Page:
Two stark facts have defined the 2016 Democratic primary since the campaign began last spring. The first is the remarkable success of self-proclaimed socialist Bernie Sanders, who appears to be mobilizing far more support from lower-income voters than any other Democratic underdog in a generation.
The second fact, evident since the beginning of the campaign but even more visible in recent weeks, is the fierce determination of the Democratic Party elite to nominate Hillary Clinton.
With both Sanders and Donald Trump surging in the polls, many observers have framed the 2016 race as one that pits insurgent populist campaigns against consolidated party establishments. It’s easy for this kind of insider versus outsider analysis to become sloppy and conspiratorial. In fact, the contours of “the establishment” are often difficult to define, and a closer examination frequently reveals several different elite factions facing off against each other.
Yet there is abundant evidence that the Democratic Party elite has thrown its full weight behind Clinton — and against Sanders — in ways that surpass any other primary campaign in recent history.
The Undemocratic Party
Naturally, it began with fundraising. In early 2013, Clinton supporters founded the Ready for Hillary super PAC, which over the next two years raised about $13 million. While Ready for Hillary cast itself as a grassroots effort fueled by very small donors, over half the PAC’s cash haul arrived via gifts of $2,500 or larger. A full third of the total came from gifts of $10,000 or more.
The really big money, meanwhile, came from other sources. In January 2014, Priorities USA Action, the largest super PAC to support Barack Obama’s reelection, declared it would back Clinton — a move the New York Times called “perhaps the earliest start to big-dollar fund-raising in support of a nonincumbent presidential candidate” ever.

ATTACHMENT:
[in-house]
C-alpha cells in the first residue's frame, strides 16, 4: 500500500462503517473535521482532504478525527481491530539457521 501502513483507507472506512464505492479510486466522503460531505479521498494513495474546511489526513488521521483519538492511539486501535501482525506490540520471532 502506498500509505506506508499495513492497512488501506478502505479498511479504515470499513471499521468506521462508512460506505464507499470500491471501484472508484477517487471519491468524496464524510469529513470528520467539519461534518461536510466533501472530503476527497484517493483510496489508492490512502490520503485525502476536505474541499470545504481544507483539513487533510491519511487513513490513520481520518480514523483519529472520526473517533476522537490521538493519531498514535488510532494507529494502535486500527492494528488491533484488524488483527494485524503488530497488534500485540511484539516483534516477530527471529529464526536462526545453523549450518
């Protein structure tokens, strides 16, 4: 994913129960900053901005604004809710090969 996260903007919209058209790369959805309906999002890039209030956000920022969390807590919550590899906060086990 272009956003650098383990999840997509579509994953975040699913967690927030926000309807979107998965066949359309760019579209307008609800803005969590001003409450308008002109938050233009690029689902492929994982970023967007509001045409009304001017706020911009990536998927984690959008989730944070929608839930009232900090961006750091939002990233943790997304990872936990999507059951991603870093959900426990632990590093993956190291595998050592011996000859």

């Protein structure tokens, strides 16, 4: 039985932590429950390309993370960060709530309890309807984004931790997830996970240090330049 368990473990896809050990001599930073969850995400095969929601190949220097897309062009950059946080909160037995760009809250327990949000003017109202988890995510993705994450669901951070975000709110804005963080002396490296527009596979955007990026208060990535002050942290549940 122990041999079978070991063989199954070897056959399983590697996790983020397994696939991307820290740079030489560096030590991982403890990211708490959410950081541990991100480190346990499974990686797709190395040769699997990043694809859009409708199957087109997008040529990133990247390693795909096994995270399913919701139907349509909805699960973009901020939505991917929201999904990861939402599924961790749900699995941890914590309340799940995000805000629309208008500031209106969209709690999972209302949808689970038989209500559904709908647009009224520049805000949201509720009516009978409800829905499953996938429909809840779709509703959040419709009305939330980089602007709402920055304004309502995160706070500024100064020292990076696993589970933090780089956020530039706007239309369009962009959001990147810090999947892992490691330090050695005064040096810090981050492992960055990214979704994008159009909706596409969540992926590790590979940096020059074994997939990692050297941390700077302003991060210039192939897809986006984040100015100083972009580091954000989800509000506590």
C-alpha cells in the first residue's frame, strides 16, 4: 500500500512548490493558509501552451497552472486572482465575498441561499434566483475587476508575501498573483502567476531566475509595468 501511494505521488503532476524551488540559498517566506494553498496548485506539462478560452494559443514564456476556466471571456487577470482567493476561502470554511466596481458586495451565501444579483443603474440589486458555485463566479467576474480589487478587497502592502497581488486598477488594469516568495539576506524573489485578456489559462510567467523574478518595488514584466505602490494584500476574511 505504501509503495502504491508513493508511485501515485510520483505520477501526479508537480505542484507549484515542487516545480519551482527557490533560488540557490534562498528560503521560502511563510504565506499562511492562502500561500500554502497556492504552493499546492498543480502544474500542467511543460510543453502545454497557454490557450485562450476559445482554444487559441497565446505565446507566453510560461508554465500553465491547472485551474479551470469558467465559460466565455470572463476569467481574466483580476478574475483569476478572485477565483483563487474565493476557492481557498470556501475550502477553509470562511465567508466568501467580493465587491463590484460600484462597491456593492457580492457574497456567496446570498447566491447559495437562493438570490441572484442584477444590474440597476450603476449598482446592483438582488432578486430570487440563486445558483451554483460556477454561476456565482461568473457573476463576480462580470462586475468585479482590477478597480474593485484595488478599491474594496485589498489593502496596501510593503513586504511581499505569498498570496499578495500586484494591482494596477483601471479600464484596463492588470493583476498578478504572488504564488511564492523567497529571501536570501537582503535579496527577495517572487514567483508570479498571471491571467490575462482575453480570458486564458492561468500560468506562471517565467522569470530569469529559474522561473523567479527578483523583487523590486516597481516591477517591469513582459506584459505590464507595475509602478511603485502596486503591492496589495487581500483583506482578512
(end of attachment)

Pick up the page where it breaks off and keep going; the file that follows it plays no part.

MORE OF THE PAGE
When Clinton declared her candidacy last spring, the big dollars were ready: Priorities USA almost immediately collected over $15 million, virtually all of it in gifts of $500,000 or more. To date Priorities USA has raised over $50 million for Clinton, with another $42 million in future pledges.
If unprecedented, Clinton’s massive early fundraising was also perhaps unsurprising in the post-Citizens United world. More impressive, and more telling, was the degree to which elected Democratic officials flocked to Clinton.
To be sure, Clinton’s status within the party — thanks to her husband’s presidency, her Senate tenure, her 2008 campaign, and her cabinet service — exceeds that of almost any non-incumbent politician in recent memory. And it would be foolish to deny that Clinton is well-known and well-liked by the Democratic rank-and-file.